Nervous Turkey: Simmering with soul, sweat and swagger
(All this week, we’re spotlighting tbt*’s 2010 Ultimate Local Artists on Soundcheck. Today: Nervous Turkey.)
When he performs live, Nervous Turkey frontman Ernie Locke summons demons with his raspy howls, belly gyrations and harp-blowing mayhem.
And in the past year, the singer, guitarist and harmonica player of Nervous Turkey has become known around Tampa as a respected restaurant owner, arts and music scene supporter, dad and husband. On and offstage, the twisted-blues rocker and co-owner (with wife Melissa Deming) of restaurant and music venue Ella’s Americana Folk Art Cafe in Seminole Heights throws himself head, heart and spirit into his work.
A 47-year-old Kansas City, Kansas, native, Locke spent his youth playing clarinet and sax, and his adult years wreaking havoc on a harmonica. He rocked crowds at Austin’s South by Southwest festival with bands Sin City Disciples and Tenderloin in the late ’80s and ’90s, and this week he has a coveted gig at this year’s fest, performing with his bandmates in Nervous Turkey, organist Mark Cunningham and drummer Aaron Fowler.
It’s been two years since the band released a full-length CD, Fatboy Likes to Roll, and Locke is looking forward to some creative newness in 2010.
“We’ve been playing the same music for two years,” he said before leaving for SXSW. “I’ve got a bunch of stuff cooking in my head. I just have to get it organized. I’m kinda looking forward to that more than anything.”
He said his staff at Ella’s helped him with his recent batch of inspiration. “This restaurant gives me an amazing opportunity to hear what other people are listening to. It’s driven me to do a lot less blues-feeling stuff, actually do individual-feeling songs.”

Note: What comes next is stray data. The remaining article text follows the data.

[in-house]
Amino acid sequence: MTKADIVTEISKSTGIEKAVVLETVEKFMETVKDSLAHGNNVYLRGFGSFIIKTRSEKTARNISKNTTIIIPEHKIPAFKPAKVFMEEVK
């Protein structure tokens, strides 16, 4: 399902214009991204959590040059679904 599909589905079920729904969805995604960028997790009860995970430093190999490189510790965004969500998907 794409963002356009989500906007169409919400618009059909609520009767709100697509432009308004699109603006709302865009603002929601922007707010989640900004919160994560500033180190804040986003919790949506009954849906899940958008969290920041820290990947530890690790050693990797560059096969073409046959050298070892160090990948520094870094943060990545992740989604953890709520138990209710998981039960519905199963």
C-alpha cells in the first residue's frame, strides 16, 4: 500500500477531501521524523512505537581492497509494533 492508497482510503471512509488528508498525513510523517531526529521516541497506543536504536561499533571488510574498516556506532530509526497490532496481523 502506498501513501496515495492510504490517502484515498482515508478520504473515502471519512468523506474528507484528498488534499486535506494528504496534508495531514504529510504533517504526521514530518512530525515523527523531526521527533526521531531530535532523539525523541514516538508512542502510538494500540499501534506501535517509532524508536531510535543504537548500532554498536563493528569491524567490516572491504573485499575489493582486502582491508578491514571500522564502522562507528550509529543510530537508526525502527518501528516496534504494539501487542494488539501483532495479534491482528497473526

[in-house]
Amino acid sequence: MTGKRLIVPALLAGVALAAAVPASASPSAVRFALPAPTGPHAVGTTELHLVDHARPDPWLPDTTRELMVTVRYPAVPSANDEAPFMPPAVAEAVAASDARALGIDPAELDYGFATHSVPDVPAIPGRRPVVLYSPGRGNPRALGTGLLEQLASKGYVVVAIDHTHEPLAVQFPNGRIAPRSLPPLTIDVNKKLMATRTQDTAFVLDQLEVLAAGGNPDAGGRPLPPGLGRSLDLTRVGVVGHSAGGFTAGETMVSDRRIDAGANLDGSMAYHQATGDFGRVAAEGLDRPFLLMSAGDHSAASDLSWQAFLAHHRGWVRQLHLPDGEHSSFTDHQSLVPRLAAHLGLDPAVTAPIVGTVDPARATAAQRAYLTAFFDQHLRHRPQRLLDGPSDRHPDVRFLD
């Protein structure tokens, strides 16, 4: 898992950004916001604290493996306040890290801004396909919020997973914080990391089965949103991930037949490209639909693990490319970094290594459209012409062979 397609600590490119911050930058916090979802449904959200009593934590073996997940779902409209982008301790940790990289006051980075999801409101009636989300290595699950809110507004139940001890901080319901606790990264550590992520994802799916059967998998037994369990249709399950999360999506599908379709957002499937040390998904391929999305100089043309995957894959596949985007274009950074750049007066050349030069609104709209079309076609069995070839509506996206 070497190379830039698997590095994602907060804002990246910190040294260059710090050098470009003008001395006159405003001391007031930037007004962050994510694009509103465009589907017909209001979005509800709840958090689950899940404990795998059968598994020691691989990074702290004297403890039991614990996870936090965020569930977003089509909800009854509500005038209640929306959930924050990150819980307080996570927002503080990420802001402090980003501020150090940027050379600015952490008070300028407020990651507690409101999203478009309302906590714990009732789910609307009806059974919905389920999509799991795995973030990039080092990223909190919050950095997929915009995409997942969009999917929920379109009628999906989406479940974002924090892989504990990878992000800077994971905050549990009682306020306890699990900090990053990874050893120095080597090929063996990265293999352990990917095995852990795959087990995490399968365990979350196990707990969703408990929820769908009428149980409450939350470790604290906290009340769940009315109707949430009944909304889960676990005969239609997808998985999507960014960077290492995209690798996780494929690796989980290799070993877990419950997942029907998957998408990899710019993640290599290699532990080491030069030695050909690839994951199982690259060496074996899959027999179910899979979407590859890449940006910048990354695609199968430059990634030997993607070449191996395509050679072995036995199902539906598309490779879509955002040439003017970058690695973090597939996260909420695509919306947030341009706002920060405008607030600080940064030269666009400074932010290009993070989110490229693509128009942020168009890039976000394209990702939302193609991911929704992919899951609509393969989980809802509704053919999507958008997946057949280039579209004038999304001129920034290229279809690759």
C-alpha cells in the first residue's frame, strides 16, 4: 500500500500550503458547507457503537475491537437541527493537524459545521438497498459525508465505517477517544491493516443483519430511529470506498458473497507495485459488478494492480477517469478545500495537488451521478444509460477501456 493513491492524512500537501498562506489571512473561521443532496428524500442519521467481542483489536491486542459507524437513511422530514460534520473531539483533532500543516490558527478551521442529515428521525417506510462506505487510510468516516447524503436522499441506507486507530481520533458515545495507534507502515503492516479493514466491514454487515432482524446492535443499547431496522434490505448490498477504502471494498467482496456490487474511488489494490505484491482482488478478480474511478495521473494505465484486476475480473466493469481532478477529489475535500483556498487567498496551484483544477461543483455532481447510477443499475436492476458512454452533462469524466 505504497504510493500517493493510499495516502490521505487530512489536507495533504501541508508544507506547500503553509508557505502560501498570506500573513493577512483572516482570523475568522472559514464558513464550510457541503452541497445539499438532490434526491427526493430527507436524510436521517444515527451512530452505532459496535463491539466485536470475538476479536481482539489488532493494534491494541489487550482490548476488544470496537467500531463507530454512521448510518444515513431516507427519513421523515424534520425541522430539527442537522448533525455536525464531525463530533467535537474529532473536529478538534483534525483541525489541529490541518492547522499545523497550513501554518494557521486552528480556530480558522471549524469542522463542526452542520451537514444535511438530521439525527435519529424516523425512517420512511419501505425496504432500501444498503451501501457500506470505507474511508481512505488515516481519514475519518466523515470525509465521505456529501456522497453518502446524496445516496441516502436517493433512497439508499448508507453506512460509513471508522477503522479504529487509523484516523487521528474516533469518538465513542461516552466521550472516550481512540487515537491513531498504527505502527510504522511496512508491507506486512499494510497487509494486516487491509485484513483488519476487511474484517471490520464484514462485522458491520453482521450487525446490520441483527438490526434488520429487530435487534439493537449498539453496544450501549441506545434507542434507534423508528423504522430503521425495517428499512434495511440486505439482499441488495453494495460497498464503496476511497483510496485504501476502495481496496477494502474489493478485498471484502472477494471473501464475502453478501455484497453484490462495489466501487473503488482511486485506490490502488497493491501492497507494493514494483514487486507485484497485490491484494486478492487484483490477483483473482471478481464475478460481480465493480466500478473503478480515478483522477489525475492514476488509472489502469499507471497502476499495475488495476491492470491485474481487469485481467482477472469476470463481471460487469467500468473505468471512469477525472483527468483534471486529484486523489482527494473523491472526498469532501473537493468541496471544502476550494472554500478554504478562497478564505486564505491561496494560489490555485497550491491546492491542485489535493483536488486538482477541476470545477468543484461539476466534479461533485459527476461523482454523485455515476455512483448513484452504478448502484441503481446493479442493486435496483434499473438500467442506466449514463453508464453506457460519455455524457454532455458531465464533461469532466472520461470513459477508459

While the songs on Fatboy Likes to Roll offer up the blues with N’awlins funk and punk-rock grit, Locke says he wants to push the envelope further and work a little outside his honky-tonk comfort zone — but not too far. Whether it’s old tube amps and microphones or art made from rusty license plates, Locke’s affection of “things that have been sat out in the sun,” combined with offbeat originality, lie at the heart of his muse.
However far Locke takes it, his bandmates have the chops to heed him and bring his ideas to fruition.
Cunningham, Locke said, is the “glue that holds the band together.” Fowler, another close friend, is more of “a hired gun,” content to stay in the background.
“A trio is a challenge,” Locke said. “It’s just three people doing everything for one thing. There is a lot more space involved with the music than there is, like, music, you know? You gotta think about it. There’s also more of a responsibility for each and every person to cover. Mark and Aaron are accomplished enough to do that.
“We try to make things different. Sometimes I have a foot pedal that will lower my harmonica down a whole octave and make it sound bigger, fatter and fuller, and Mark plays a lot of stuff with his left hand, which is sort of a bass step to make it sound bigger, fatter and fuller. But we still use a lot of space in between our music to where we do Tom Waits-sounding stuff, where it’s real staggery. It sounds like a drunk walking down an alley. You can feel that — you can feel that space where he’s trying to make that step. That’s what’s great about our trio.”
-- Julie Garisto, tbt*. Photo: Luis Santana, tbt*